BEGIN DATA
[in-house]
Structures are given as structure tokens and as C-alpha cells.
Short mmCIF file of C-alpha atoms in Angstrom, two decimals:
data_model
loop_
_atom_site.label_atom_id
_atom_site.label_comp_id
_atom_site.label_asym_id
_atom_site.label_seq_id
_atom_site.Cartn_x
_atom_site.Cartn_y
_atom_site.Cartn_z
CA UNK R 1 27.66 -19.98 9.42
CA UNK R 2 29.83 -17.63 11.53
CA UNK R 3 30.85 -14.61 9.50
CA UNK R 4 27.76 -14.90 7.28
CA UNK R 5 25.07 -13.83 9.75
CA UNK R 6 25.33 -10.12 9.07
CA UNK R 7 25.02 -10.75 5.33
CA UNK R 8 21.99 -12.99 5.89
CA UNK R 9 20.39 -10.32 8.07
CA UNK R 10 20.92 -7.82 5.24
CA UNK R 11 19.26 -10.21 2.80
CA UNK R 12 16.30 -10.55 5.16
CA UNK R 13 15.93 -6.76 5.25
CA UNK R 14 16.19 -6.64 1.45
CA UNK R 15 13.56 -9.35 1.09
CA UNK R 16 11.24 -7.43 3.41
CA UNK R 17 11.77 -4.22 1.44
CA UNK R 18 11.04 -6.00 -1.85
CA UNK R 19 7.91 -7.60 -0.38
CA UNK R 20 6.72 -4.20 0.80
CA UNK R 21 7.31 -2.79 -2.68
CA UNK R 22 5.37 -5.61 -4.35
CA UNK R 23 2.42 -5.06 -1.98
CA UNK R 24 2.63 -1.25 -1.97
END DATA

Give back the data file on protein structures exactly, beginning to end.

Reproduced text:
[in-house]
Structures are given as structure tokens and as C-alpha cells.
Short mmCIF file of C-alpha atoms in Angstrom, two decimals:
data_model
loop_
_atom_site.label_atom_id
_atom_site.label_comp_id
_atom_site.label_asym_id
_atom_site.label_seq_id
_atom_site.Cartn_x
_atom_site.Cartn_y
_atom_site.Cartn_z
CA UNK R 1 27.66 -19.98 9.42
CA UNK R 2 29.83 -17.63 11.53
CA UNK R 3 30.85 -14.61 9.50
CA UNK R 4 27.76 -14.90 7.28
CA UNK R 5 25.07 -13.83 9.75
CA UNK R 6 25.33 -10.12 9.07
CA UNK R 7 25.02 -10.75 5.33
CA UNK R 8 21.99 -12.99 5.89
CA UNK R 9 20.39 -10.32 8.07
CA UNK R 10 20.92 -7.82 5.24
CA UNK R 11 19.26 -10.21 2.80
CA UNK R 12 16.30 -10.55 5.16
CA UNK R 13 15.93 -6.76 5.25
CA UNK R 14 16.19 -6.64 1.45
CA UNK R 15 13.56 -9.35 1.09
CA UNK R 16 11.24 -7.43 3.41
CA UNK R 17 11.77 -4.22 1.44
CA UNK R 18 11.04 -6.00 -1.85
CA UNK R 19 7.91 -7.60 -0.38
CA UNK R 20 6.72 -4.20 0.80
CA UNK R 21 7.31 -2.79 -2.68
CA UNK R 22 5.37 -5.61 -4.35
CA UNK R 23 2.42 -5.06 -1.98
CA UNK R 24 2.63 -1.25 -1.97